Inside the thriving but murky industry of egg donation in China | Society News | SupChina

Inside the thriving but murky industry of egg donation in China

Commercial egg donation is strictly prohibited in China, according to regulations issued by the country’s Ministry of Public Health, which views the procedure as an illegal form of human-assisted reproductive technology. However, a quick search on Chinese social media will reveal that the industry of egg donation is very much active in China, with plenty of aspiring parents battling with infertility issues and young women willing to sell their eggs.

To bring the dark business to the light, the Beijing Youth Daily recently published a feature story (in Chinese) exposing how the murky market operates, especially how matchmaking agencies carved a lucrative niche in connecting egg seekers and donors while employing special language to escape legal responsibilities and lying about the potential risks associated with the medical procedure.

Published on May 12, the article was written by an undercover journalist from the newspaper, who started her investigation by pretending to be a potential donor intrigued by the proliferation of donation ads on the internet. In marketing materials created by agencies, egg donation is often branded as a shortcut to make money, specifically made for young cash-strapped women who are “caught up in debt” and “hate working but like spending money,” as one advertisement states. Careful about their words, such online posts rarely, if ever, describe money transactions involved in the process as payments. Rather, prospective egg donors are promised to receive “compensation” for their nutrition losses, which usually varies from 20,000 yuan ($2,900) to 100,000 yuan ($14,500), as well as full reimbursements of their accomodation and travel expenses.

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In order to help intended parents find the perfect match, agencies often impose arduous screening processes on candidates. Different clients have different requirements, as one agent told the journalist, adding that the norm in the market considers educational background as the most important factor in selecting donors, followed by height and appearance.

In the investigation, the reporter noticed that the agencies she talked to never brought up the risks or common complaints about donating eggs. When asked about the short-term and long-term impacts of the procedure, agencies either evaded the questions or gave false promises that the donation was “complete safe” and “pain-free.”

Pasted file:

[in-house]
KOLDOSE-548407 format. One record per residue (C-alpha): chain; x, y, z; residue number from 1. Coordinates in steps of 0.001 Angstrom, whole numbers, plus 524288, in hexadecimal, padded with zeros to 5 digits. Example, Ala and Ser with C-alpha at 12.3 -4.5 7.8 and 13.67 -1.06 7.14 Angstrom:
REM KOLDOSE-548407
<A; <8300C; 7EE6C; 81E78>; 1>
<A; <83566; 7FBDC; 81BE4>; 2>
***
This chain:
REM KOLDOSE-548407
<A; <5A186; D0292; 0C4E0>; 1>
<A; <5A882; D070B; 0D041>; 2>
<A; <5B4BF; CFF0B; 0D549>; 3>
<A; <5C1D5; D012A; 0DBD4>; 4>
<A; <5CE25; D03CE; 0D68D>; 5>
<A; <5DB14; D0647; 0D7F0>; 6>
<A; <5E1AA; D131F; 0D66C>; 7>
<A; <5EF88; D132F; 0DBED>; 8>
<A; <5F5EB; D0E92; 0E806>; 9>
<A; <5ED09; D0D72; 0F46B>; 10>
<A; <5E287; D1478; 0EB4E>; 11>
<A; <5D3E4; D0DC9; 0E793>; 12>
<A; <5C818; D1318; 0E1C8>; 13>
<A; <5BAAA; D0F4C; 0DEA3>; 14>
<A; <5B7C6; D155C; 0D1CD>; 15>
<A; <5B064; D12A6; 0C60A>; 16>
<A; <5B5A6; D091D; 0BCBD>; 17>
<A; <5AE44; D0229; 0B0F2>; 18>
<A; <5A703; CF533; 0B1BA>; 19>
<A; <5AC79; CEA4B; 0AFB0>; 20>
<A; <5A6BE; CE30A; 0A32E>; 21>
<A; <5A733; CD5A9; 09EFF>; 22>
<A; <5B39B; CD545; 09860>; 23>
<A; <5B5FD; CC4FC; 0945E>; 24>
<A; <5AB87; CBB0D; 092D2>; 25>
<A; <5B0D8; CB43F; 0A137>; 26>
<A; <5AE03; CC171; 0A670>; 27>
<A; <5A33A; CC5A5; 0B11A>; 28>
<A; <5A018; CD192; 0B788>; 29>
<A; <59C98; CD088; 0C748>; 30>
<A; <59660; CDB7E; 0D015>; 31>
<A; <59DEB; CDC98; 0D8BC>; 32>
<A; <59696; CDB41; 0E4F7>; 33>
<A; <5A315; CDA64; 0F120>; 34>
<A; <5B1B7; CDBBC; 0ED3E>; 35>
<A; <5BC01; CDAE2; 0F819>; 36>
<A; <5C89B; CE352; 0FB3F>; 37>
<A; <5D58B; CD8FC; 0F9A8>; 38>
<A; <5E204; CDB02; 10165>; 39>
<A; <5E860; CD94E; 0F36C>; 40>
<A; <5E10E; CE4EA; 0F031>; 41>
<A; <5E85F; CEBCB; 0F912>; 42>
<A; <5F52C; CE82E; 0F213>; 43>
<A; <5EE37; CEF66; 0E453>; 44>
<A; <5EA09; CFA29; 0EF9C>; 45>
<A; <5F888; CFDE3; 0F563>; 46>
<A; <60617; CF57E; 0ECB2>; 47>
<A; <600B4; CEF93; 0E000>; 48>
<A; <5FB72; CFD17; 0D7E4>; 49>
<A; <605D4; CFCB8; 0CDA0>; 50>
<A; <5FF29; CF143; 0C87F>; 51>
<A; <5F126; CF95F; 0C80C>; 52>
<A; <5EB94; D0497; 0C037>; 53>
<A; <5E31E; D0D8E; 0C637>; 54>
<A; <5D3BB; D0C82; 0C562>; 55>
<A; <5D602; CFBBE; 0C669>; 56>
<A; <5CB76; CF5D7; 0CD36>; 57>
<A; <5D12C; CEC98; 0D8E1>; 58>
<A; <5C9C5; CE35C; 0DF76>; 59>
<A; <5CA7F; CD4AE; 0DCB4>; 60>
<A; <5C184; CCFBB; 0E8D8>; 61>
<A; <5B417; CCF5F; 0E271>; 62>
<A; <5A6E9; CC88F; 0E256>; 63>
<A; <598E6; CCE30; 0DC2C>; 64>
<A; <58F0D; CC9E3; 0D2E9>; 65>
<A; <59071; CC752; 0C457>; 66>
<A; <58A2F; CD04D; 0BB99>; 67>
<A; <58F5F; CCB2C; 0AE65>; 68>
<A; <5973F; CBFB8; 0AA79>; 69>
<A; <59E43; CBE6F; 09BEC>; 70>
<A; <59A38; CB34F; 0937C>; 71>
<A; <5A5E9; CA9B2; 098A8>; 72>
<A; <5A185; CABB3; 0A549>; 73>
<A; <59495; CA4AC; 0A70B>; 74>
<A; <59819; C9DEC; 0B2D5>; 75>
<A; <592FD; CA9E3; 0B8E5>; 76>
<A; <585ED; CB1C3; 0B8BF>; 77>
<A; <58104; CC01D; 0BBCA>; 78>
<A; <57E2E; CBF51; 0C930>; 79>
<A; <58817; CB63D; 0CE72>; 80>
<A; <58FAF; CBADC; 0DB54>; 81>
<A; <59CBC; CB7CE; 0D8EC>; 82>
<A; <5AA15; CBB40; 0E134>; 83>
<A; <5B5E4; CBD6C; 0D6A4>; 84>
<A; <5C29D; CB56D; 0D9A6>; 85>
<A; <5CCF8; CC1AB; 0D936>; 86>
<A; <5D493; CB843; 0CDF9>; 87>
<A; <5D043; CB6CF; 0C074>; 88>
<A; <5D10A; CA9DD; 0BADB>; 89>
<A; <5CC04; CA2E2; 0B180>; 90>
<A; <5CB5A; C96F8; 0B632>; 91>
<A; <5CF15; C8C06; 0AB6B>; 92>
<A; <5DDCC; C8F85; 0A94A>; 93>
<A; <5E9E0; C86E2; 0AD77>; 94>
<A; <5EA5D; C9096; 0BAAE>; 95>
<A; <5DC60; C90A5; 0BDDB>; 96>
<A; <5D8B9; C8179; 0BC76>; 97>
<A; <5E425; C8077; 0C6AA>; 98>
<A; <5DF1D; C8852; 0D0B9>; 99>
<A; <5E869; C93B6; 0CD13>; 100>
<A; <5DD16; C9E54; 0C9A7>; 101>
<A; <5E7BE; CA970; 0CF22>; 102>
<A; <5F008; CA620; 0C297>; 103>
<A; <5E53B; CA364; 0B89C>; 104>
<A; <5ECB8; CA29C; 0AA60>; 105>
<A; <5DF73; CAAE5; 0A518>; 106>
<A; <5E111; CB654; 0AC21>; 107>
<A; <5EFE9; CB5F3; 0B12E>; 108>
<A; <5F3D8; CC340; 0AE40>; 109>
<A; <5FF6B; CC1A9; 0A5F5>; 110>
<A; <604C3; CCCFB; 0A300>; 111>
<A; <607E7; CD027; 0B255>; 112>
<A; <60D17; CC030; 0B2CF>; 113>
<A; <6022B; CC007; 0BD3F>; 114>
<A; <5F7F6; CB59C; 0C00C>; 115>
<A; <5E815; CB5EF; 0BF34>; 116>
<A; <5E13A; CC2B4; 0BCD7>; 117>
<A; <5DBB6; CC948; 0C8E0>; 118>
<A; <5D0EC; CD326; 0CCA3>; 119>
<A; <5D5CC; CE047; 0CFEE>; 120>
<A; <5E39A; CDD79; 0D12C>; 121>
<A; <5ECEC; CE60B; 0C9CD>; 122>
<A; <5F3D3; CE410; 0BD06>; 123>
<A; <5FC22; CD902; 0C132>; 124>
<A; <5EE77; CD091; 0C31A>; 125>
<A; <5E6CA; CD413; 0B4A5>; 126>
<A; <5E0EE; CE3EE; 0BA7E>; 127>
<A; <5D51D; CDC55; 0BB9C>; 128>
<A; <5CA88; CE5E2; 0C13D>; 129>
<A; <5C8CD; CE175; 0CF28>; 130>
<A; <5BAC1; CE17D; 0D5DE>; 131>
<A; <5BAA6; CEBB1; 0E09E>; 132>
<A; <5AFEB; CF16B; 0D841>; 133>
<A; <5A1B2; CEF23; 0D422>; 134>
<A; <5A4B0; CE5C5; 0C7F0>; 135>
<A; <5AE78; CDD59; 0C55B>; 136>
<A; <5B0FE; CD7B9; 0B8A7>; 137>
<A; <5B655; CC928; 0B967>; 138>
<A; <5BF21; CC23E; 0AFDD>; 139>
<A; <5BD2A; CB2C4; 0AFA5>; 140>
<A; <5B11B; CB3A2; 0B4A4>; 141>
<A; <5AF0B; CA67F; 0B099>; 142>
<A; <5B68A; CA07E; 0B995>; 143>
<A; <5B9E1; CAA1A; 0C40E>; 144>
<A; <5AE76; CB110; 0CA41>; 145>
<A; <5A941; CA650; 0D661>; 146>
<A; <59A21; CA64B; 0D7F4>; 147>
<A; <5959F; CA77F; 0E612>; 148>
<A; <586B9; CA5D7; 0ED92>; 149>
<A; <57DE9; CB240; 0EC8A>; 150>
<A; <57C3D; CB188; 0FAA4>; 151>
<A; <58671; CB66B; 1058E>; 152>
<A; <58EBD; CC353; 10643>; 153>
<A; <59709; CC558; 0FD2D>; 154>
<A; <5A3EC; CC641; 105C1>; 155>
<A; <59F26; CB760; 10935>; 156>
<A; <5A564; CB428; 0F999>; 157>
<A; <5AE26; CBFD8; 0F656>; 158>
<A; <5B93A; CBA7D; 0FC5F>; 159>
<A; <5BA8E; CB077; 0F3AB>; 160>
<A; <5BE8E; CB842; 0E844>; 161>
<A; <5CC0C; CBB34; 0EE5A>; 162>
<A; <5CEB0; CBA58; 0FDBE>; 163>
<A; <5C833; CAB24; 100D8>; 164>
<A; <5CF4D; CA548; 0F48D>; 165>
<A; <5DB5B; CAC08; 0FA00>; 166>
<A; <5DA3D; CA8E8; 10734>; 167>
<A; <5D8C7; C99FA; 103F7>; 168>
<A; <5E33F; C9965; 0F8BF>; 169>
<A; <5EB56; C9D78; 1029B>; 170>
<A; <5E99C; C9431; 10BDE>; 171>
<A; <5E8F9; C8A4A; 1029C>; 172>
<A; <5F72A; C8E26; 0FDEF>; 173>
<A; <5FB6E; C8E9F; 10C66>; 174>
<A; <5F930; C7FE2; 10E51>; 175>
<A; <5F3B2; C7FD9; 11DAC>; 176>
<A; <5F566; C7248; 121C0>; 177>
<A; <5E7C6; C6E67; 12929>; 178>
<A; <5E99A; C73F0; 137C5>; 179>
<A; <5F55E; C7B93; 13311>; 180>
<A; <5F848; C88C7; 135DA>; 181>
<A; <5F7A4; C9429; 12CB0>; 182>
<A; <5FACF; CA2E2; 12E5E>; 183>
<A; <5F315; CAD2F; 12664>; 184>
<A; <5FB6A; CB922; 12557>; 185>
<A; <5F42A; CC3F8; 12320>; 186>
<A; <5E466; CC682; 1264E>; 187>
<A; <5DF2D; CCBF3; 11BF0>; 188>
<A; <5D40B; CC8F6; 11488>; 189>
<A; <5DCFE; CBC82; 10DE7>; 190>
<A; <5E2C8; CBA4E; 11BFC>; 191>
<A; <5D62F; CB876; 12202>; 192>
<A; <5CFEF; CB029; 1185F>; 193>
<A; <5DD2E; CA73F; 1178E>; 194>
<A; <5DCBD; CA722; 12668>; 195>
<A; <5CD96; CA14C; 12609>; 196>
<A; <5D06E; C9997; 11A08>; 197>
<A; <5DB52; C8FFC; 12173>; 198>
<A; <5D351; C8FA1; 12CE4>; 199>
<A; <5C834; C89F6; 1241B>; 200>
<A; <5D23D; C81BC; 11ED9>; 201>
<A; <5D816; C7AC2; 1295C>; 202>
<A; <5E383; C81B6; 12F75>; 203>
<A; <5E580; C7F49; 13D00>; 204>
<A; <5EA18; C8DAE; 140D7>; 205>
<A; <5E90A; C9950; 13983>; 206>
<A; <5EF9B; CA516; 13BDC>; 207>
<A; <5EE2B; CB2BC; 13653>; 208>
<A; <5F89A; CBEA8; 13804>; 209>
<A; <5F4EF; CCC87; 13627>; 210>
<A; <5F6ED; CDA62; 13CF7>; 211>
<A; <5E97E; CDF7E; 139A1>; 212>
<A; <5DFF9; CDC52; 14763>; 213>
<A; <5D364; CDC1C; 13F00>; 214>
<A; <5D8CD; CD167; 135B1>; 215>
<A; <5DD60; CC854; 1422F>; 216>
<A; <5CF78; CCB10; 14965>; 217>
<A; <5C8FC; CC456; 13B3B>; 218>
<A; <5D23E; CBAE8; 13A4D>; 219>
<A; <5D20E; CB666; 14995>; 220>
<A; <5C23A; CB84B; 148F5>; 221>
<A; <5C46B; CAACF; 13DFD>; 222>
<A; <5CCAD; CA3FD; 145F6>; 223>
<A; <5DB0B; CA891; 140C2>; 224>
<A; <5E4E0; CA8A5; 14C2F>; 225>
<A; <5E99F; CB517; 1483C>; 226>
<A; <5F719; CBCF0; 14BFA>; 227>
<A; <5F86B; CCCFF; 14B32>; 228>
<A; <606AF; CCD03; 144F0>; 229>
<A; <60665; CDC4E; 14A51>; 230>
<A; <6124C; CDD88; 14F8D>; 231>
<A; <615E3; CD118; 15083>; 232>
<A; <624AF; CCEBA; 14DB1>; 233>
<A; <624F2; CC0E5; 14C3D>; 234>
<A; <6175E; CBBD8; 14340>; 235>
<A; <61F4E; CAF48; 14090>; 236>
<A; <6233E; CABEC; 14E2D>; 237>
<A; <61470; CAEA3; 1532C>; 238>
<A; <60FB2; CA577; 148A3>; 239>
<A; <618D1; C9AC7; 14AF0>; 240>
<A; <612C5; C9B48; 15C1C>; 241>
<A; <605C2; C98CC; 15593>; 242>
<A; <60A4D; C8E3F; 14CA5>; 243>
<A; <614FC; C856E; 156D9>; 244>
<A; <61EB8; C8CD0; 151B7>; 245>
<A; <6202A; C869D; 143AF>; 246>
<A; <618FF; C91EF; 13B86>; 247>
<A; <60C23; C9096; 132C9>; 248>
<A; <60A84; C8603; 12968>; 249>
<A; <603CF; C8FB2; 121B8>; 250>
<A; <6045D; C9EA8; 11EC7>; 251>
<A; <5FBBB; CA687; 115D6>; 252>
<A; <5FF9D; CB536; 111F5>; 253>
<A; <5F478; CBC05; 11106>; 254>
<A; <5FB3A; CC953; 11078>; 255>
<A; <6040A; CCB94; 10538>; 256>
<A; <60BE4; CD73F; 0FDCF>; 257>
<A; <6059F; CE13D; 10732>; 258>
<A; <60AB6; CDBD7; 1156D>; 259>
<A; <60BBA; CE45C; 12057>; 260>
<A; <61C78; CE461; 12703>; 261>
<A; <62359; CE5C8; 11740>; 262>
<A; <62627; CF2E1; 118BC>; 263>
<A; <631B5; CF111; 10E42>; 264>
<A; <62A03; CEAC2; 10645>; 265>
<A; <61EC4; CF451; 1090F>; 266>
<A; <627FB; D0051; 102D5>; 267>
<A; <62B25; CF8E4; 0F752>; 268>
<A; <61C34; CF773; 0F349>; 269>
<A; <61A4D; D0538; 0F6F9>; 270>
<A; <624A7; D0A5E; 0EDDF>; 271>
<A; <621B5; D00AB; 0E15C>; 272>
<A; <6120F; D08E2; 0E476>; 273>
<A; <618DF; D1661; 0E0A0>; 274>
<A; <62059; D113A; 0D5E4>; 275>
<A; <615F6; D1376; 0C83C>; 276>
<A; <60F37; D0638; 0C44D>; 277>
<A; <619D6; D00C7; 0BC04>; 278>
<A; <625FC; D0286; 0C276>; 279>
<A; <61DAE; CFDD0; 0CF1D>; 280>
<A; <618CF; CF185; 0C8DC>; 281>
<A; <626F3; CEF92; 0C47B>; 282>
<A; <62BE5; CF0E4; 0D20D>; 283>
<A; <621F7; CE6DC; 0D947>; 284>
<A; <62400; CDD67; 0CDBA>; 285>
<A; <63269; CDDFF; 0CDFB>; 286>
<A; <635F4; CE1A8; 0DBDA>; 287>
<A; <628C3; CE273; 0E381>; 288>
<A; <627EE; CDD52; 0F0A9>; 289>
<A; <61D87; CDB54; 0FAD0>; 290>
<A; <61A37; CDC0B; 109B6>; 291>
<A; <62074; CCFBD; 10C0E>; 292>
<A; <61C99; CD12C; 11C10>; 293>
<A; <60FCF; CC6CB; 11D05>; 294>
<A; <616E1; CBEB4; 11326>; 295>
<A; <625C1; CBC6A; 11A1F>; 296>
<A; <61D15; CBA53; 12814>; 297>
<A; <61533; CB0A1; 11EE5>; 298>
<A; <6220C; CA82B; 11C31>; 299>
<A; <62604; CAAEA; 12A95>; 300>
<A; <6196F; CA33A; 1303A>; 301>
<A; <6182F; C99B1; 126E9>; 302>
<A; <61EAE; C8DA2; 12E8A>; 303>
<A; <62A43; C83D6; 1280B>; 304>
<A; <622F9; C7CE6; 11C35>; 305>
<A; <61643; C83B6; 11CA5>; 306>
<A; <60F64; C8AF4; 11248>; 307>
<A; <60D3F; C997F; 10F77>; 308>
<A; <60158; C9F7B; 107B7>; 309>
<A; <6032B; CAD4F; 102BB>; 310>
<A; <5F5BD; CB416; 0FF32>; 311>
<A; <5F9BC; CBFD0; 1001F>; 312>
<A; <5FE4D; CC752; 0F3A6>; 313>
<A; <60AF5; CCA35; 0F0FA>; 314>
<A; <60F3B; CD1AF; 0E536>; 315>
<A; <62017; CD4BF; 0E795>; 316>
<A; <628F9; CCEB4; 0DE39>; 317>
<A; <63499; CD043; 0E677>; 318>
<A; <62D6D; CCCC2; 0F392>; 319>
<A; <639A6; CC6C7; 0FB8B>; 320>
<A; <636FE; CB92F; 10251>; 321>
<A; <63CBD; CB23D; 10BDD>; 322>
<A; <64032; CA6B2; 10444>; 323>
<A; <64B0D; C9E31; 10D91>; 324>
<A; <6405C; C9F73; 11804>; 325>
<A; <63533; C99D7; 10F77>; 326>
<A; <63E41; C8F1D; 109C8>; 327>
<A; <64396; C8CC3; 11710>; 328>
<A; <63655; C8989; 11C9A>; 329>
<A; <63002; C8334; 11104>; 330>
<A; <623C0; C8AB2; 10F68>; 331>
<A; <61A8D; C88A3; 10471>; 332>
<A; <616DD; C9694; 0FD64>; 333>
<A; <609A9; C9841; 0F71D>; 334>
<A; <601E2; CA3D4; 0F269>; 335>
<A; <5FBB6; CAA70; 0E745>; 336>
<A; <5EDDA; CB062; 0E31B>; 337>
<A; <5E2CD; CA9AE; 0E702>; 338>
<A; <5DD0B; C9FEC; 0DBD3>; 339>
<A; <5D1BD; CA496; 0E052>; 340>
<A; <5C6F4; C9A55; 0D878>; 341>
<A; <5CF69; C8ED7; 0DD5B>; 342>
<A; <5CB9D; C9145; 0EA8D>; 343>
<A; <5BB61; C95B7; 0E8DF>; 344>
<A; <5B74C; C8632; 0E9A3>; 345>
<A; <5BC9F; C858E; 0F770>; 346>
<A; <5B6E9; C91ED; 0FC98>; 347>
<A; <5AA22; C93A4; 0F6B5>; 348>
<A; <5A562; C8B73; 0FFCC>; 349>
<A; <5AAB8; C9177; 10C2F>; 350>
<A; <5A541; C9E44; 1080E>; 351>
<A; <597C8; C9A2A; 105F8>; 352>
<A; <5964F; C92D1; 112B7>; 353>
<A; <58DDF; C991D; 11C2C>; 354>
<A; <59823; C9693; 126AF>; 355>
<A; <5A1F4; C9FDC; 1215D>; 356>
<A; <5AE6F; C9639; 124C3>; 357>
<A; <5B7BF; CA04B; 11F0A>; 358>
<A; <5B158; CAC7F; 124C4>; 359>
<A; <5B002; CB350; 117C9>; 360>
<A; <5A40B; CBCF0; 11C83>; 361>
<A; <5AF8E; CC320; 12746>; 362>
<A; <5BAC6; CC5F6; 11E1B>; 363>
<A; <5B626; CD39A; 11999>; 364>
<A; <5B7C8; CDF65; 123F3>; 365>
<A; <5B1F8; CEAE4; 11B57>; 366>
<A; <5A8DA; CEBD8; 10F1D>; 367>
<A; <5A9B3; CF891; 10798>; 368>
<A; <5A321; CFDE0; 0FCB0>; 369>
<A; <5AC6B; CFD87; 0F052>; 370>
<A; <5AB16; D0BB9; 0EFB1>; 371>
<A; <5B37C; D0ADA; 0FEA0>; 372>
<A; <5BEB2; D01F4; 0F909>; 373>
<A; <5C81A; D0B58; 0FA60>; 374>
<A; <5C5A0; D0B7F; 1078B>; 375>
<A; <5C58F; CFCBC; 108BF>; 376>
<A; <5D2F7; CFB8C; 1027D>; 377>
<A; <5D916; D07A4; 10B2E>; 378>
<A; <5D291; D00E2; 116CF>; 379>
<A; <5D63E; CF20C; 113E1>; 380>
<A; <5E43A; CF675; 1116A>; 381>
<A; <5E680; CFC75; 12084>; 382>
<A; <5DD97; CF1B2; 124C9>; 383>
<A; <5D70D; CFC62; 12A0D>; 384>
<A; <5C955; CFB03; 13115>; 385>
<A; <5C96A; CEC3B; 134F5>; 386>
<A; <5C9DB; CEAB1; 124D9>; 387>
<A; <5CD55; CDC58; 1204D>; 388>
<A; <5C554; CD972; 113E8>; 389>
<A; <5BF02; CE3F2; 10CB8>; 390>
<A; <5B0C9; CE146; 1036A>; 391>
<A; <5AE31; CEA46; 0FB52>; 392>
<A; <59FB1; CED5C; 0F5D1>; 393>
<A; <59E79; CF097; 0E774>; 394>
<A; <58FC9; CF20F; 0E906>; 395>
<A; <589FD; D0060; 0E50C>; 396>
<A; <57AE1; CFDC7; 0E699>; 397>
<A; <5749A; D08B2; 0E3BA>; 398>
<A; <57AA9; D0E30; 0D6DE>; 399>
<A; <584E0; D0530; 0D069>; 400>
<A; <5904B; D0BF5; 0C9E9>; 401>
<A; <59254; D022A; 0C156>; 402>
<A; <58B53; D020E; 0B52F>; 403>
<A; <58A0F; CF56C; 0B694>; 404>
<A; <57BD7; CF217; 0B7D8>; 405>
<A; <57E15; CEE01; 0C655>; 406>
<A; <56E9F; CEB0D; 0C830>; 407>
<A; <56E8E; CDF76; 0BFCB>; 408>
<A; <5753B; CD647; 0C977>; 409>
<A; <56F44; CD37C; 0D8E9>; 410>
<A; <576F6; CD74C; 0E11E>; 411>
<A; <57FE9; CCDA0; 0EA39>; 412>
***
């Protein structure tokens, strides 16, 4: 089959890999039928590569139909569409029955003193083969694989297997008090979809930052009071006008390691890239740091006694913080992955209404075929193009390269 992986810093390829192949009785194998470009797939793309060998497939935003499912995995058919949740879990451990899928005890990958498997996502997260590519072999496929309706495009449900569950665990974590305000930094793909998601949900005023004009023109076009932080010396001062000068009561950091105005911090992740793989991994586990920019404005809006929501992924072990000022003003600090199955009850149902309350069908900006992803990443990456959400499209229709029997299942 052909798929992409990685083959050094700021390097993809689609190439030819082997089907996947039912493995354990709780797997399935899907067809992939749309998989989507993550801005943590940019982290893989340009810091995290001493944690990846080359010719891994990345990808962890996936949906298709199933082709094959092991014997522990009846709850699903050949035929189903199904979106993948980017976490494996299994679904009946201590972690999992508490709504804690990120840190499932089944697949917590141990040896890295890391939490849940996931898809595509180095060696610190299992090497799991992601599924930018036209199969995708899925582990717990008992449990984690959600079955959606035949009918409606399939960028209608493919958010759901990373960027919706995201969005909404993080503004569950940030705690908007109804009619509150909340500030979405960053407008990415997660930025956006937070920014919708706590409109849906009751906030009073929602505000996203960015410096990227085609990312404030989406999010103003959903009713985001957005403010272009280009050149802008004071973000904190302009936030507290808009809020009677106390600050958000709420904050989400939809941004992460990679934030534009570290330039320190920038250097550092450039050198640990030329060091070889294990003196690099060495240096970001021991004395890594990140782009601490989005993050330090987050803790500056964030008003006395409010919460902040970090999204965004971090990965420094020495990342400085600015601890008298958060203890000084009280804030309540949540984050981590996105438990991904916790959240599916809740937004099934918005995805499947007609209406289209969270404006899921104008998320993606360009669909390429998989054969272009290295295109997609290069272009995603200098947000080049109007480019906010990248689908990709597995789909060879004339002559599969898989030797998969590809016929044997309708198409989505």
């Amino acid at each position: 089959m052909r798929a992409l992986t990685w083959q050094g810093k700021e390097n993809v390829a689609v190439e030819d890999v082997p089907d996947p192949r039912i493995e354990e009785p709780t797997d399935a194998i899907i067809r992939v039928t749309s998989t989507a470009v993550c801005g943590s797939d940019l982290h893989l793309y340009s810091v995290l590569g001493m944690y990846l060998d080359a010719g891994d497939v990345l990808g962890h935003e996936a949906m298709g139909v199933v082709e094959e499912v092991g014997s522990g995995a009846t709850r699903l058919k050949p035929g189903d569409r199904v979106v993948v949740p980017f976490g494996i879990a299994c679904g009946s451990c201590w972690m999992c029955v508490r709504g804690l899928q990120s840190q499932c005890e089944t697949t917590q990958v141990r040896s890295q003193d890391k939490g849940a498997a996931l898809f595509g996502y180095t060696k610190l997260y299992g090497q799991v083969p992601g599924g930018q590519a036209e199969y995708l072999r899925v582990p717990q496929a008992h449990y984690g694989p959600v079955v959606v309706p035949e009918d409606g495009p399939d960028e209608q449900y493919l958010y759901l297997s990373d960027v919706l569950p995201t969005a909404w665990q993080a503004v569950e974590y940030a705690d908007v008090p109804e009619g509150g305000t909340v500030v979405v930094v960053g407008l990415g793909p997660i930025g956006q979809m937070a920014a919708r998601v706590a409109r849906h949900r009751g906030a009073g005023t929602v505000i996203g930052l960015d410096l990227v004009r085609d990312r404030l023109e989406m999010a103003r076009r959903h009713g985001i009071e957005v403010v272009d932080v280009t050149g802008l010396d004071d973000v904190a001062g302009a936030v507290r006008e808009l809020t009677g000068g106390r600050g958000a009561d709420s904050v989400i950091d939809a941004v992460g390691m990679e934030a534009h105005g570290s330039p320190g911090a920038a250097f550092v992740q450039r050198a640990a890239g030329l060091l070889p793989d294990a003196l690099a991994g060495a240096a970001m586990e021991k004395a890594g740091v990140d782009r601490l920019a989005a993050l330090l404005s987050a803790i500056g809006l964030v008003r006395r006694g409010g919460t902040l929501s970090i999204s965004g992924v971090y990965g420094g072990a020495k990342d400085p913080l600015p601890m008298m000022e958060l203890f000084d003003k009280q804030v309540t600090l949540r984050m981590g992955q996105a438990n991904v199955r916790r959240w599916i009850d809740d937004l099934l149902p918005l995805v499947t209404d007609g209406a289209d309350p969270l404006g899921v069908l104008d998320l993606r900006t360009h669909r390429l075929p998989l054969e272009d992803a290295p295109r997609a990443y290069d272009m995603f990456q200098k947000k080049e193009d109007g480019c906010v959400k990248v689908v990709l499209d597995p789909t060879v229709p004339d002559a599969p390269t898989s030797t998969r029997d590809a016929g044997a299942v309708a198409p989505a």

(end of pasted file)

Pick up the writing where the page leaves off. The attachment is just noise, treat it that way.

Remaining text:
But the reality tells otherwise. In the medical world, it’s widely acknowledged that egg donors may suffer from a string of health problems caused by the procedure, including a rare but serious condition known as ovarian hyperstimulation syndrome, which can be fatal in extreme cases. Meanwhile, there is no lack of news stories about potential side effects of egg donation in Chinese media. In March, it was reported that a hospital in Zhejiang Province accepted a female patient whose ovaries were painfully swollen after going through the egg-donation process. Three years ago, the Southern Metropolis Daily reported on a 17-year-old egg donor who almost lost her life because of the procedure. Two agents involved in the case were sentenced to jail in 2017.

In the journalist’s interviews with agency staff, these concerning facts were totally glossed over. Instead, as the article states, agents often bragged about how many women were in the queue to sell their eggs in their conversations with potential donors. One agent told the reporter that as the industry thrived, many freshmen students at college had come to him asking for opportunities per recommendations from seniors at school. Another agent even told a story of a woman making a down payment on a home in Chengdu after selling her eggs on five separate occasions.

The journalist also found out that the medical procedures usually take place in private clinics that have established deep, long-term relationships with agencies. “We ask donors to remain silent during their stays in clinics, but apparently these doctors know what’s happening,” an agent said. But when interviewed by the newspaper, a clinic that the journalist visited as a potential donor later denied its cooperation with agencies, saying that it was unaware of the commercial nature of the medical practices.

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Jiayun Feng

Jiayun was born in Shanghai, where she spent her first 20 years and earned a bachelor’s degree in journalism at Fudan University. Interested in writing for a global audience, she attended the NYU Graduate School of Journalism for its Global & Joint Program Studies, which allowed her to pursue a journalism career along with her interest in international relations. She has previously interned for Sixth Tone and Shanghai Daily.

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